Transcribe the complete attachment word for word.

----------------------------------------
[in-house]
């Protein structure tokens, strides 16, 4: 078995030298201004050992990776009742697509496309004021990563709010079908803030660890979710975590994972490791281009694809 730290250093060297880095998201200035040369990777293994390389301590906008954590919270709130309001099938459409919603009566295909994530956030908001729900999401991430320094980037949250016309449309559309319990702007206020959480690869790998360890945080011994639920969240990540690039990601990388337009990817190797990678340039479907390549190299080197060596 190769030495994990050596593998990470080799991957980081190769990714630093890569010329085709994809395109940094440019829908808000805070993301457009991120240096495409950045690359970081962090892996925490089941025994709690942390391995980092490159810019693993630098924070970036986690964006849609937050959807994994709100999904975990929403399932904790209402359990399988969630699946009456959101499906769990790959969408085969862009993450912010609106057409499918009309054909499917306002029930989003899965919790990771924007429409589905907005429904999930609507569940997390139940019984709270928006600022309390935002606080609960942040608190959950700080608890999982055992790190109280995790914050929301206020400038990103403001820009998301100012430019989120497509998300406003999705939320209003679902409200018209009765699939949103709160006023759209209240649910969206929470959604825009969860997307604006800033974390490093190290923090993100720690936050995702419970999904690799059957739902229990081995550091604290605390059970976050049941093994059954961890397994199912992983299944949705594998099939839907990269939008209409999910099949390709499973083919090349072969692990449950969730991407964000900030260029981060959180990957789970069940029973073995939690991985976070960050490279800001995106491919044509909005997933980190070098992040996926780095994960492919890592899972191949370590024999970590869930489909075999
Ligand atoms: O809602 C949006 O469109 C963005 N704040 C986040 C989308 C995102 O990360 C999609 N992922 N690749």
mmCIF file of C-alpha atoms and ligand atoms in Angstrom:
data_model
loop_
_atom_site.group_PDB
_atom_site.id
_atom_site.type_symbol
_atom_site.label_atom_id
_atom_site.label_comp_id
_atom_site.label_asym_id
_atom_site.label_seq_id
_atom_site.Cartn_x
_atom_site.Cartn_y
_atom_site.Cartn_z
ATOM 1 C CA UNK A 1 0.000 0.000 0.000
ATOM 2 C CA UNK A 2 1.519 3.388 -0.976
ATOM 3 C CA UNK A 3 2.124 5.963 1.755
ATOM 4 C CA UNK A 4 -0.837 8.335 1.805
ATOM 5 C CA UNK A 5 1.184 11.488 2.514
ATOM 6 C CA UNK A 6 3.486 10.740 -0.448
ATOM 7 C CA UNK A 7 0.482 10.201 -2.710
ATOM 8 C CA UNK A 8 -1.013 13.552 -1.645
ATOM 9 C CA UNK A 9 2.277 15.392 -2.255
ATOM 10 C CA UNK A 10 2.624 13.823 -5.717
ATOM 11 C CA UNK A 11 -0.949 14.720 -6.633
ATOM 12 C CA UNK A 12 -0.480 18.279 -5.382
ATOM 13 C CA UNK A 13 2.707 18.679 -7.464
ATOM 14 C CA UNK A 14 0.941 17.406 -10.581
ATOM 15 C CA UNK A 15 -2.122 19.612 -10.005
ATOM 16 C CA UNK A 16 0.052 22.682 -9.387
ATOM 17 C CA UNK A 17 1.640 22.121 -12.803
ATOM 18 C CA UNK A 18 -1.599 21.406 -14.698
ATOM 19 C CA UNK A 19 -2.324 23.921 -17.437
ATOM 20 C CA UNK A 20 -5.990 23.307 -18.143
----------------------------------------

[in-house]
């Protein structure tokens, strides 16, 4: 078995030298201004050992990776009742697509496309004021990563709010079908803030660890979710975590994972490791281009694809 730290250093060297880095998201200035040369990777293994390389301590906008954590919270709130309001099938459409919603009566295909994530956030908001729900999401991430320094980037949250016309449309559309319990702007206020959480690869790998360890945080011994639920969240990540690039990601990388337009990817190797990678340039479907390549190299080197060596 190769030495994990050596593998990470080799991957980081190769990714630093890569010329085709994809395109940094440019829908808000805070993301457009991120240096495409950045690359970081962090892996925490089941025994709690942390391995980092490159810019693993630098924070970036986690964006849609937050959807994994709100999904975990929403399932904790209402359990399988969630699946009456959101499906769990790959969408085969862009993450912010609106057409499918009309054909499917306002029930989003899965919790990771924007429409589905907005429904999930609507569940997390139940019984709270928006600022309390935002606080609960942040608190959950700080608890999982055992790190109280995790914050929301206020400038990103403001820009998301100012430019989120497509998300406003999705939320209003679902409200018209009765699939949103709160006023759209209240649910969206929470959604825009969860997307604006800033974390490093190290923090993100720690936050995702419970999904690799059957739902229990081995550091604290605390059970976050049941093994059954961890397994199912992983299944949705594998099939839907990269939008209409999910099949390709499973083919090349072969692990449950969730991407964000900030260029981060959180990957789970069940029973073995939690991985976070960050490279800001995106491919044509909005997933980190070098992040996926780095994960492919890592899972191949370590024999970590869930489909075999
Ligand atoms: O809602 C949006 O469109 C963005 N704040 C986040 C989308 C995102 O990360 C999609 N992922 N690749």
mmCIF file of C-alpha atoms and ligand atoms in Angstrom:
data_model
loop_
_atom_site.group_PDB
_atom_site.id
_atom_site.type_symbol
_atom_site.label_atom_id
_atom_site.label_comp_id
_atom_site.label_asym_id
_atom_site.label_seq_id
_atom_site.Cartn_x
_atom_site.Cartn_y
_atom_site.Cartn_z
ATOM 1 C CA UNK A 1 0.000 0.000 0.000
ATOM 2 C CA UNK A 2 1.519 3.388 -0.976
ATOM 3 C CA UNK A 3 2.124 5.963 1.755
ATOM 4 C CA UNK A 4 -0.837 8.335 1.805
ATOM 5 C CA UNK A 5 1.184 11.488 2.514
ATOM 6 C CA UNK A 6 3.486 10.740 -0.448
ATOM 7 C CA UNK A 7 0.482 10.201 -2.710
ATOM 8 C CA UNK A 8 -1.013 13.552 -1.645
ATOM 9 C CA UNK A 9 2.277 15.392 -2.255
ATOM 10 C CA UNK A 10 2.624 13.823 -5.717
ATOM 11 C CA UNK A 11 -0.949 14.720 -6.633
ATOM 12 C CA UNK A 12 -0.480 18.279 -5.382
ATOM 13 C CA UNK A 13 2.707 18.679 -7.464
ATOM 14 C CA UNK A 14 0.941 17.406 -10.581
ATOM 15 C CA UNK A 15 -2.122 19.612 -10.005
ATOM 16 C CA UNK A 16 0.052 22.682 -9.387
ATOM 17 C CA UNK A 17 1.640 22.121 -12.803
ATOM 18 C CA UNK A 18 -1.599 21.406 -14.698
ATOM 19 C CA UNK A 19 -2.324 23.921 -17.437
ATOM 20 C CA UNK A 20 -5.990 23.307 -18.143